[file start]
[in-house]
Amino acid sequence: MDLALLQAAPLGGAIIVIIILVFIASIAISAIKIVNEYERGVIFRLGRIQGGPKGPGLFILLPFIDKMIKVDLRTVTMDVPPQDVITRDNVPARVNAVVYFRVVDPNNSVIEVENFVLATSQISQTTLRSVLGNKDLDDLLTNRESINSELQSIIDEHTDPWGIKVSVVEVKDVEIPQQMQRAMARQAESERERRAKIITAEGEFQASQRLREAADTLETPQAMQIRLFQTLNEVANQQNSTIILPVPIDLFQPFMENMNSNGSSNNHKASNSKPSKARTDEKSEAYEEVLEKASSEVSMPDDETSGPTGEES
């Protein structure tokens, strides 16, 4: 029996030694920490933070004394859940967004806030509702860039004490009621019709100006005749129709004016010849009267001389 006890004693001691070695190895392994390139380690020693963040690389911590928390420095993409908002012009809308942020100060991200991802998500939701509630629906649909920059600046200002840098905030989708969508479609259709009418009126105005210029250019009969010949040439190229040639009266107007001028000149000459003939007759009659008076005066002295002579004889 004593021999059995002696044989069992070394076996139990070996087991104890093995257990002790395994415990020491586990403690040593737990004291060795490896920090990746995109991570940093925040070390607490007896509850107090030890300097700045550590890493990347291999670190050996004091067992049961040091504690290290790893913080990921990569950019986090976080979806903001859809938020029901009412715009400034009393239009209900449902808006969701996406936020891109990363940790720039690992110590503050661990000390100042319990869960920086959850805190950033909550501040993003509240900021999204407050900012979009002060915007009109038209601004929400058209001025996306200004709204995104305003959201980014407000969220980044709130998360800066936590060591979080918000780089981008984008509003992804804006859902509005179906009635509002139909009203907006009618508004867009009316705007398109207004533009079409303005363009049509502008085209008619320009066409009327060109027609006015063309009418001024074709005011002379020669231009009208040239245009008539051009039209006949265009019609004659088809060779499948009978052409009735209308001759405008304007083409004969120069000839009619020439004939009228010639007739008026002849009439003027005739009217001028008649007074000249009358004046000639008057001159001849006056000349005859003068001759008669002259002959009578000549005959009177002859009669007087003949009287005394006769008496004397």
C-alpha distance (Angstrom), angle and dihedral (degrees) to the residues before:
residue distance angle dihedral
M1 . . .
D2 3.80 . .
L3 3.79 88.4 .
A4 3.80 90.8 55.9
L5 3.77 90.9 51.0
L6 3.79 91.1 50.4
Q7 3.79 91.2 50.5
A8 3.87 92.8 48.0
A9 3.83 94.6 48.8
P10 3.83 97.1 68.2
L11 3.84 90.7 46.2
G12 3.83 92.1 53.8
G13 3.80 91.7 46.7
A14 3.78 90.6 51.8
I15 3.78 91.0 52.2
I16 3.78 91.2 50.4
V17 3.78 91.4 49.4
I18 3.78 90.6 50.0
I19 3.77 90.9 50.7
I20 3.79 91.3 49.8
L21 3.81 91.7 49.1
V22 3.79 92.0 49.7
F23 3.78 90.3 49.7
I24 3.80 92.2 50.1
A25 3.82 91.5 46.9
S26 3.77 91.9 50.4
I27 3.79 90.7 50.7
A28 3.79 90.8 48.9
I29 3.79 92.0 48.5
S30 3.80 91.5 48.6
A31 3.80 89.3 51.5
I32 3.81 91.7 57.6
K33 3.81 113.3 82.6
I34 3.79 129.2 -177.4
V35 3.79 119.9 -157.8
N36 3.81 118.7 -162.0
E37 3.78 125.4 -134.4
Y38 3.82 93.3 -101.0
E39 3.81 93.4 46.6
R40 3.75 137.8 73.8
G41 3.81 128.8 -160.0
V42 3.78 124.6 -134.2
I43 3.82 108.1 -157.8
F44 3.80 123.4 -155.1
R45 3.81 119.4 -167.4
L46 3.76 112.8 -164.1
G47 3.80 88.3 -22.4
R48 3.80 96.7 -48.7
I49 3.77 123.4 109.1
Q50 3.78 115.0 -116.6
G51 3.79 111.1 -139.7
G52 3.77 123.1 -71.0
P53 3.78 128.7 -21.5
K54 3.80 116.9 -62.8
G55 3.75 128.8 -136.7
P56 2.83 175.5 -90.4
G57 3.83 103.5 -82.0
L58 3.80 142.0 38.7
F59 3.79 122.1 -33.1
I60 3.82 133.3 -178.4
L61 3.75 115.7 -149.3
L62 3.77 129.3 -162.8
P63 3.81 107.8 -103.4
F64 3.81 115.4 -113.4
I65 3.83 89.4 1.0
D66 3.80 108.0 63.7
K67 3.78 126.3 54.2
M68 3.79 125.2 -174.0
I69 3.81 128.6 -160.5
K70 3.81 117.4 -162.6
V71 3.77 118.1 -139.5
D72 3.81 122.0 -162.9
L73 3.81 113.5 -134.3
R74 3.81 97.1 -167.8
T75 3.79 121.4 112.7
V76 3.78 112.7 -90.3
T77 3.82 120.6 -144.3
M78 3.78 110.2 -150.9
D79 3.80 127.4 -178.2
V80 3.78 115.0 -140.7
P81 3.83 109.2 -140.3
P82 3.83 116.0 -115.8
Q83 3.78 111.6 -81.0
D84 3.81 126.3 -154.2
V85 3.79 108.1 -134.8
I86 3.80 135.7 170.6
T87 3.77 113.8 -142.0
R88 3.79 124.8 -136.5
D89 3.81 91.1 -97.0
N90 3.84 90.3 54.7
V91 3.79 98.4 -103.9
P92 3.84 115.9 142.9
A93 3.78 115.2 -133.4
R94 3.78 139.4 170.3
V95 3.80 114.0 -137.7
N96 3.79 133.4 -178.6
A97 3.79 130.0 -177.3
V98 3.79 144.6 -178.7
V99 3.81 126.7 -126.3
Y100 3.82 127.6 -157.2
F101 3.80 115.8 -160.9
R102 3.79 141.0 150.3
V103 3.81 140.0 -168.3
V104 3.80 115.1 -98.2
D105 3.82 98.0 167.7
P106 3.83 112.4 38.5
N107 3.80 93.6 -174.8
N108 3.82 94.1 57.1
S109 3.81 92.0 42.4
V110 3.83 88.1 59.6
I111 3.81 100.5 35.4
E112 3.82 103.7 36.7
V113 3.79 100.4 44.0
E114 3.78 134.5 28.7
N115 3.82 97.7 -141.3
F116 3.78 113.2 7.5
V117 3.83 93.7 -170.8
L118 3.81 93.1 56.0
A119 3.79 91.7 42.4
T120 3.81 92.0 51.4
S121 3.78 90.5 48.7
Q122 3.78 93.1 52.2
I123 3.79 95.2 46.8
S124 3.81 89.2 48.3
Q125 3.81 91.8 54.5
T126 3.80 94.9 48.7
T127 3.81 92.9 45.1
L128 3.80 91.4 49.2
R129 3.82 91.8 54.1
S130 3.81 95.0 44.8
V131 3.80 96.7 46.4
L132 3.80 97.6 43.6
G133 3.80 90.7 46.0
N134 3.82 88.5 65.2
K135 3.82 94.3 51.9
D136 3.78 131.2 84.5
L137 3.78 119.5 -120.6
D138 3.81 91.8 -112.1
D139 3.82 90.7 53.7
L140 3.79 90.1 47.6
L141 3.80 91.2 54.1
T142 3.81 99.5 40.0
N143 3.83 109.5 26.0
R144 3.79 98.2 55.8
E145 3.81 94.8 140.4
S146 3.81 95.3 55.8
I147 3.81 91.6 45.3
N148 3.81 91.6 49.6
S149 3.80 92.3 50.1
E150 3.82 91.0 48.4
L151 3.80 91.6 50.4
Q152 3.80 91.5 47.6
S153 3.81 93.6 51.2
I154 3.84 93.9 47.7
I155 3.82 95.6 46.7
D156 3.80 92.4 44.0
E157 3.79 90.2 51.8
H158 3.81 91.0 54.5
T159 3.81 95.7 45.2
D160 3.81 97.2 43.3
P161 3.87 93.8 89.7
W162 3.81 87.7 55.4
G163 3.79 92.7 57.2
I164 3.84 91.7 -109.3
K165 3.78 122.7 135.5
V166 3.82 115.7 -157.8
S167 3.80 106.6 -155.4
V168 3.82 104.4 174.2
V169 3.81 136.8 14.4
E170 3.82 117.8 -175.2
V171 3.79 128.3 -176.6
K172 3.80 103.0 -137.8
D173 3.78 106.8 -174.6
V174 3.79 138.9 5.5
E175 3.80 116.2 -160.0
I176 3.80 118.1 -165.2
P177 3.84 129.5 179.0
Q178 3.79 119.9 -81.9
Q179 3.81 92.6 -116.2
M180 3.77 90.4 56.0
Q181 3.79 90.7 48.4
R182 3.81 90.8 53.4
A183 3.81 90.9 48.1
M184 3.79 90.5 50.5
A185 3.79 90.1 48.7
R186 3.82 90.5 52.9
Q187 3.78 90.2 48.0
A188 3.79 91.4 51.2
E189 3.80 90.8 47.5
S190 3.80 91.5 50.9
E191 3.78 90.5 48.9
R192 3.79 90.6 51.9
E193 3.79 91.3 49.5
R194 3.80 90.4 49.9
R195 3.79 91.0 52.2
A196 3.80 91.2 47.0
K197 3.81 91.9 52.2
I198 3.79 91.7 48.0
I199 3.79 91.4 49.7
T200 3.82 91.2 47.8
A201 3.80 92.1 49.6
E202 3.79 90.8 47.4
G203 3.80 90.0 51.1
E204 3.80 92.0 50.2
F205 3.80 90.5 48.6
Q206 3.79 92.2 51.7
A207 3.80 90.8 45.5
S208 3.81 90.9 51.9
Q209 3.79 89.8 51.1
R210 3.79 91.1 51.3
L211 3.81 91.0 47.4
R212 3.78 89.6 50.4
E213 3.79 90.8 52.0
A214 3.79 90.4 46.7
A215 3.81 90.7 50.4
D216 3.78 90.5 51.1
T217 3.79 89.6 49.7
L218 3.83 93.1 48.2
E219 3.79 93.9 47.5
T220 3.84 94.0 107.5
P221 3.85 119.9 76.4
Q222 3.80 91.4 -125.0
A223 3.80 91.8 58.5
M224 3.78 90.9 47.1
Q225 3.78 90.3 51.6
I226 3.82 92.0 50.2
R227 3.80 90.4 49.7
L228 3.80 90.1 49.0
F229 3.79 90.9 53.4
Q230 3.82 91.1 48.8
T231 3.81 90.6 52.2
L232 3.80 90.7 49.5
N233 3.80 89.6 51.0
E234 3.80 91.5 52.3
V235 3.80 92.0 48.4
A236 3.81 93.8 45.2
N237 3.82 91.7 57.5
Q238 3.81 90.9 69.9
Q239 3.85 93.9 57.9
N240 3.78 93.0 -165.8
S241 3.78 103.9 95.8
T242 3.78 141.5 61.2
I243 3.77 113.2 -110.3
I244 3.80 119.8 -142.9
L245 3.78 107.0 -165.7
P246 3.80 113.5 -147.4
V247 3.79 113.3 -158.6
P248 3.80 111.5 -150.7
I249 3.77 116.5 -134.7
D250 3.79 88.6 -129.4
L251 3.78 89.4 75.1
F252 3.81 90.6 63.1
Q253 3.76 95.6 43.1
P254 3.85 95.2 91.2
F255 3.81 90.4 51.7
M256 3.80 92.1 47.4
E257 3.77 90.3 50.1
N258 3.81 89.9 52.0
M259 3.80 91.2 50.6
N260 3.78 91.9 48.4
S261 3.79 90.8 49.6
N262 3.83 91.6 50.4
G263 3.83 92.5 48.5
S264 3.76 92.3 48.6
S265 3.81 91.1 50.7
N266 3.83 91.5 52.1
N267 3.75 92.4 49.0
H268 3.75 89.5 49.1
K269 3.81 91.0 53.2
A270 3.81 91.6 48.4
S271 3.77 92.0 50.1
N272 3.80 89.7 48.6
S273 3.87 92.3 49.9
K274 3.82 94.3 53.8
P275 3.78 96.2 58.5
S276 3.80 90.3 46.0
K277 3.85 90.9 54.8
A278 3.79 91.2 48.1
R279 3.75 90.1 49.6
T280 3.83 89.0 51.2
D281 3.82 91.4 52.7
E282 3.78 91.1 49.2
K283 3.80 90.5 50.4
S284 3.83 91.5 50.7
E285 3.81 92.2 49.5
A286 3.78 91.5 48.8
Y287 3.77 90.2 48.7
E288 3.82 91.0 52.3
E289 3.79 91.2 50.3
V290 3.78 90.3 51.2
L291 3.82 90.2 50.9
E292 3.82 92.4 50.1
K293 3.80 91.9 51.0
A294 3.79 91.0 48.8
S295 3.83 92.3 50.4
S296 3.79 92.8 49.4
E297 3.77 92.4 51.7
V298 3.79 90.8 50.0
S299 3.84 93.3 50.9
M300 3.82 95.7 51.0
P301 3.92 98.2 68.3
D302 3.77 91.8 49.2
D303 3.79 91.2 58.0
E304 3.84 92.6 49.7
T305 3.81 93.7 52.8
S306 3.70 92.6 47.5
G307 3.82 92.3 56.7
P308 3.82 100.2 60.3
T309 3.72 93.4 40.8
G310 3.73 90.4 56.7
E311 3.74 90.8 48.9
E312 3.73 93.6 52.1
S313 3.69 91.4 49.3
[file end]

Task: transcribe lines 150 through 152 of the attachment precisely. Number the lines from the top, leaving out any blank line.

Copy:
E145 3.81 94.8 140.4
S146 3.81 95.3 55.8
I147 3.81 91.6 45.3